A Fake News Story About Fake News!

The New York Times end-of-year whine about how mean President Trump has been to the news media was headlined (in the print edition), “Trump Attacked News Media Even More in 2019.” That’s an assertion of fact. What does it mean? Well, the first sentence of the story reads, “On Twitter, President Trump deployed the phrase “fake news” 273 times this year — 50 percent more often than he did in 2018.” Is calling a story published by the news media “fake news” an “attack”? What if the story is objectively false or misleading as most—not all, but most—of those in question were?

For example, last week MSNBC aired an Iranian state media claim that the second round of rocket attacks on U.S. military installments in Iraq killed 30 U.S. soldiers, and that “we have just stepped over the precipice.” That’s irresponsible and lousy journalism. MSNBC hadn’t checked the claim, it just rushed it on the air. I don’t want to hear the Clintonian rationalizations that this wasn’t technically fake news, because the report was that the Iranians were saying that the 30 soldiers had been killed. It was a false report; it was misleading; it would upset the families of servicemen in the area (one journalist criticized it as “journo-terrorism”), and there was no excuse for it. If this kind of unprofessional hackery is criticized, by me, for example, is that an attack?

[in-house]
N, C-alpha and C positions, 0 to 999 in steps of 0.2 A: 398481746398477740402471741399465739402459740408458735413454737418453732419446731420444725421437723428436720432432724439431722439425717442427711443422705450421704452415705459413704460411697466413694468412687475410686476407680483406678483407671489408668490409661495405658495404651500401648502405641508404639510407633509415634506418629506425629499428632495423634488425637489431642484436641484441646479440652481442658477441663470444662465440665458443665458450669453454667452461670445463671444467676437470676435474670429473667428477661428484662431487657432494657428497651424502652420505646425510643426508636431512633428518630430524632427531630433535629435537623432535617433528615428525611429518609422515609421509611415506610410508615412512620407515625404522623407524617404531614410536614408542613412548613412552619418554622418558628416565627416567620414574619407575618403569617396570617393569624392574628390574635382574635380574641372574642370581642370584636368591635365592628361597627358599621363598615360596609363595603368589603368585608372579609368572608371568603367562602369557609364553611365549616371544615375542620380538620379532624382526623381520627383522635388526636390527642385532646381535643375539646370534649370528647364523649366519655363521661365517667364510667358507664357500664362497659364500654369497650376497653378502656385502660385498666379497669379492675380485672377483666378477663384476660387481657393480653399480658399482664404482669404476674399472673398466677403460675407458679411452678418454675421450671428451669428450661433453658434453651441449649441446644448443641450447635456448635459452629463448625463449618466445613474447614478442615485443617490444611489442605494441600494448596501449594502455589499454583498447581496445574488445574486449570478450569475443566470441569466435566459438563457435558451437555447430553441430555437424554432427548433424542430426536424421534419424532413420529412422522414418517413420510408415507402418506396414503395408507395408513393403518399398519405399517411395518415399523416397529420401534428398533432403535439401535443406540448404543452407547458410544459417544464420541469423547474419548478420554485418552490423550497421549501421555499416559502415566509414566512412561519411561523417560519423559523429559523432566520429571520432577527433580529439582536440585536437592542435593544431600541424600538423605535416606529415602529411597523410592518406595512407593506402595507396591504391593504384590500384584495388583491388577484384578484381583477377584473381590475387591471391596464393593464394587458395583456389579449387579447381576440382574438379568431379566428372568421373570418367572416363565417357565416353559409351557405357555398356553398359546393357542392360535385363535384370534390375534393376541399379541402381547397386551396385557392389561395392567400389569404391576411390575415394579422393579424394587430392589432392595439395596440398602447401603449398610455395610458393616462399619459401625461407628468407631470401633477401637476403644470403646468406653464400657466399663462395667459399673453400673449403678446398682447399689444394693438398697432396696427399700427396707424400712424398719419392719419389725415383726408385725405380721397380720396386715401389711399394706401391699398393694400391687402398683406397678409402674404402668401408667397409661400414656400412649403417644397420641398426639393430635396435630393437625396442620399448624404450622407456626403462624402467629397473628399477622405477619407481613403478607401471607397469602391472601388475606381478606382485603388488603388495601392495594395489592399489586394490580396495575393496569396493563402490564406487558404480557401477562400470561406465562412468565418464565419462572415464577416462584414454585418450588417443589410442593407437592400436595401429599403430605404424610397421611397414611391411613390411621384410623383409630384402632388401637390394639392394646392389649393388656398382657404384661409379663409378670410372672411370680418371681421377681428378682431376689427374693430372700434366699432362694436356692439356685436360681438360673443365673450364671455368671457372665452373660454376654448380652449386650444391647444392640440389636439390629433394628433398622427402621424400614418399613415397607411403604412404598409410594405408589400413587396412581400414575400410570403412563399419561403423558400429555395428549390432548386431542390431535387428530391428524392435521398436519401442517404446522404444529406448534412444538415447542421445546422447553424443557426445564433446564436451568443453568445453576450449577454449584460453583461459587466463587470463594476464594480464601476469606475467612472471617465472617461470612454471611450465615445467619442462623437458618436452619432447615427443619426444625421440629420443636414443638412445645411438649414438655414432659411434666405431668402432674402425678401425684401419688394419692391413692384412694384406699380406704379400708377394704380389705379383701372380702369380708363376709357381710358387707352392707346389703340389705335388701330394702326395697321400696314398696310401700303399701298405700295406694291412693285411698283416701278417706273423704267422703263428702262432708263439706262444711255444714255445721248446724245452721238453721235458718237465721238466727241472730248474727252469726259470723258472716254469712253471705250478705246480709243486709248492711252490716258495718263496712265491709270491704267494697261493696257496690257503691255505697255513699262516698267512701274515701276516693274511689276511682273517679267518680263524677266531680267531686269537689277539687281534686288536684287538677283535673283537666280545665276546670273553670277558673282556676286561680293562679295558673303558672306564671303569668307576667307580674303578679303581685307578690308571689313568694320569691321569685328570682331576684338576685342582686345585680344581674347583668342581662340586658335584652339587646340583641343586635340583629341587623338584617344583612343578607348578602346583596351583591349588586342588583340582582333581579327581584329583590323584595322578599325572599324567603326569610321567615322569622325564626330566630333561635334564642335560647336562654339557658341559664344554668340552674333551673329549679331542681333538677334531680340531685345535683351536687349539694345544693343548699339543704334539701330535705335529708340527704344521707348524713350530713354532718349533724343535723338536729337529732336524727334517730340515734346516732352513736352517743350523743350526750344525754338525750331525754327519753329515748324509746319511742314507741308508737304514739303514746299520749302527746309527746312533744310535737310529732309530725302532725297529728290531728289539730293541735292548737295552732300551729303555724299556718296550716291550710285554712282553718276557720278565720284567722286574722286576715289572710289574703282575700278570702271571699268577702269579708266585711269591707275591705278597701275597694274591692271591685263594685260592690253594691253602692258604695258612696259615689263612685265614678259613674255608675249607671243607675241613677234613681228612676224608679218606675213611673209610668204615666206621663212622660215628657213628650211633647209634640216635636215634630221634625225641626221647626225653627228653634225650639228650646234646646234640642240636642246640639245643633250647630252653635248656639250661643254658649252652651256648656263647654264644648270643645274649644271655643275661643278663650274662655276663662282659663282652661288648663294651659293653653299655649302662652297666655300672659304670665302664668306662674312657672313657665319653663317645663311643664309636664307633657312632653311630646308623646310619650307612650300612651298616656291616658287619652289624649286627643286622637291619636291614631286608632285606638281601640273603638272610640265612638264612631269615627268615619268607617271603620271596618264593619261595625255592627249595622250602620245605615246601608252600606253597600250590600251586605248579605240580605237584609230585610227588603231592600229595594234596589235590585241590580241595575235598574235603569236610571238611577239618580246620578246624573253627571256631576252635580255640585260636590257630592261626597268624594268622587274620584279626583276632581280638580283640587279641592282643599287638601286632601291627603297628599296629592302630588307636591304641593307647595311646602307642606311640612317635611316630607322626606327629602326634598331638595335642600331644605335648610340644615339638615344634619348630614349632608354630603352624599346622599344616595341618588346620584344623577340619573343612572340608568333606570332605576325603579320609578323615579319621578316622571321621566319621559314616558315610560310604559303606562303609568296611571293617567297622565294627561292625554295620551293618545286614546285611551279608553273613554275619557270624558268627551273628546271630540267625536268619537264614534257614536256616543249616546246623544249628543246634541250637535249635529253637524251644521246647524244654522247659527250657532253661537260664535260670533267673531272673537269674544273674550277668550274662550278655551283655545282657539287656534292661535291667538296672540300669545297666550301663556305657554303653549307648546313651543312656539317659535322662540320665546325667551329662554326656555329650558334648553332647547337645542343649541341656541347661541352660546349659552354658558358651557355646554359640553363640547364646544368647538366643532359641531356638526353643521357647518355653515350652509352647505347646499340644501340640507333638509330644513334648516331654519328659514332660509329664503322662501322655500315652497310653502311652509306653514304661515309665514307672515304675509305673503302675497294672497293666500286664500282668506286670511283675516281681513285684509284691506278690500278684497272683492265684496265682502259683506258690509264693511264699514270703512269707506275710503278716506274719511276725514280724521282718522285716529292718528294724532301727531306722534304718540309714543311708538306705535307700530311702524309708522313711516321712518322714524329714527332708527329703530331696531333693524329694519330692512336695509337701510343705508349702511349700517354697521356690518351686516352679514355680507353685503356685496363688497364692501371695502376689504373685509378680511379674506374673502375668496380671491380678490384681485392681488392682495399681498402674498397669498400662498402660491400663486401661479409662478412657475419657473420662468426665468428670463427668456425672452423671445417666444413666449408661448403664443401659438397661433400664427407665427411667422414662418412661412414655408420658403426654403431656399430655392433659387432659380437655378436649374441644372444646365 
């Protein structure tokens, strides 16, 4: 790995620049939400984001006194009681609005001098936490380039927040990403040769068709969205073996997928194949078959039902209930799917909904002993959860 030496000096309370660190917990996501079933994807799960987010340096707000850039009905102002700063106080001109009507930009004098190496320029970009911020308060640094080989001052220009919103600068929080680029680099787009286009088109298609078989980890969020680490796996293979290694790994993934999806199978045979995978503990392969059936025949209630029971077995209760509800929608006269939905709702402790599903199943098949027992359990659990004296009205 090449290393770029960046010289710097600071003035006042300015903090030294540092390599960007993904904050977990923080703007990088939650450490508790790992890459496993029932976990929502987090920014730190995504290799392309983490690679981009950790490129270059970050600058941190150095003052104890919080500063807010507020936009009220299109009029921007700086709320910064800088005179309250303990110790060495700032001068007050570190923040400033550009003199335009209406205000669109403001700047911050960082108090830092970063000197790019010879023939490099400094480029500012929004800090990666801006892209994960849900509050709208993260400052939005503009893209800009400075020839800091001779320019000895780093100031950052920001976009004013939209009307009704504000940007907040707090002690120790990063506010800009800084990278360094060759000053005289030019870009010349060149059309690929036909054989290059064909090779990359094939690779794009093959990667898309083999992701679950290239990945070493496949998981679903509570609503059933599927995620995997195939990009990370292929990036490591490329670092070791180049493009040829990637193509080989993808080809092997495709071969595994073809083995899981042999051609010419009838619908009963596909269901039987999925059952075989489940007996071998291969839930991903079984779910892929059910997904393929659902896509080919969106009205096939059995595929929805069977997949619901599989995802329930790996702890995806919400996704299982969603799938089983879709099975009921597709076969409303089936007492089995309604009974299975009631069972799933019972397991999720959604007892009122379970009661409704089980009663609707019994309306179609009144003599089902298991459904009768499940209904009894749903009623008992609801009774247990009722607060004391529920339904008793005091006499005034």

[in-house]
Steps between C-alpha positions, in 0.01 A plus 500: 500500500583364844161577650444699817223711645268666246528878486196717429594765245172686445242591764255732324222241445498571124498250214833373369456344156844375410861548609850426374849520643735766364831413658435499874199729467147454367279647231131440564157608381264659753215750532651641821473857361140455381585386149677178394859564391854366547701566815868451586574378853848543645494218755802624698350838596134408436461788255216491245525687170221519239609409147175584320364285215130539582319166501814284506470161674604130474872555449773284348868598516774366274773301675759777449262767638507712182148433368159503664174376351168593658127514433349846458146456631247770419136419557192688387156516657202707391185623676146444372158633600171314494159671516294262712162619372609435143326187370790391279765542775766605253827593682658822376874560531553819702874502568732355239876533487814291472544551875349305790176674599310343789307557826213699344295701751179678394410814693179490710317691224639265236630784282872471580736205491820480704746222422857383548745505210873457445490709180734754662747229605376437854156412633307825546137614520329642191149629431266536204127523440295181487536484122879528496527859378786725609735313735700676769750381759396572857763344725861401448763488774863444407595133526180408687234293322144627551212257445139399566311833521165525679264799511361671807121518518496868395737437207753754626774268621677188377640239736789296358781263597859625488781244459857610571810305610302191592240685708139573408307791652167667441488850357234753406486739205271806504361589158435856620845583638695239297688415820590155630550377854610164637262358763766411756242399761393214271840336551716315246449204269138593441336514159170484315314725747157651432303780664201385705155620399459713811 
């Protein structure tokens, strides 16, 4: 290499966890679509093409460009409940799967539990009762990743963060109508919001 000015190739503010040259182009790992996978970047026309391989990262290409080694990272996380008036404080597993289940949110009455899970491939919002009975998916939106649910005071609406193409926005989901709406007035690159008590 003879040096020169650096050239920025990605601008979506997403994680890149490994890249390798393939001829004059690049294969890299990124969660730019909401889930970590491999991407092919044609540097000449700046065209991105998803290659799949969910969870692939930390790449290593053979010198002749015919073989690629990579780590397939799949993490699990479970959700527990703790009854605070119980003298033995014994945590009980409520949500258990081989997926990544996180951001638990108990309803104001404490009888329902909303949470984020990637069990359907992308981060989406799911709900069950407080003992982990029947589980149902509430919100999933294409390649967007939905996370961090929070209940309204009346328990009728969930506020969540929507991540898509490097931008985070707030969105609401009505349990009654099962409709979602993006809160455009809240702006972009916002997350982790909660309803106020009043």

Such a characterization is more fake news. The news media is constantly pushing the dishonest and self serving position that to criticize journalists for their proven ethical breaches and betrayal of their duty to keep the public informed is to attack them, ergo this is an attack on journalism itself, hence it is an attack on Freedom of the Press, therefore it is an attack on democracy itself. Calling the news media on its now near complete transformation into a left-wing propaganda machine is, they surmise, is tarred by this false characterization built on successive unwarranted leaps of logic.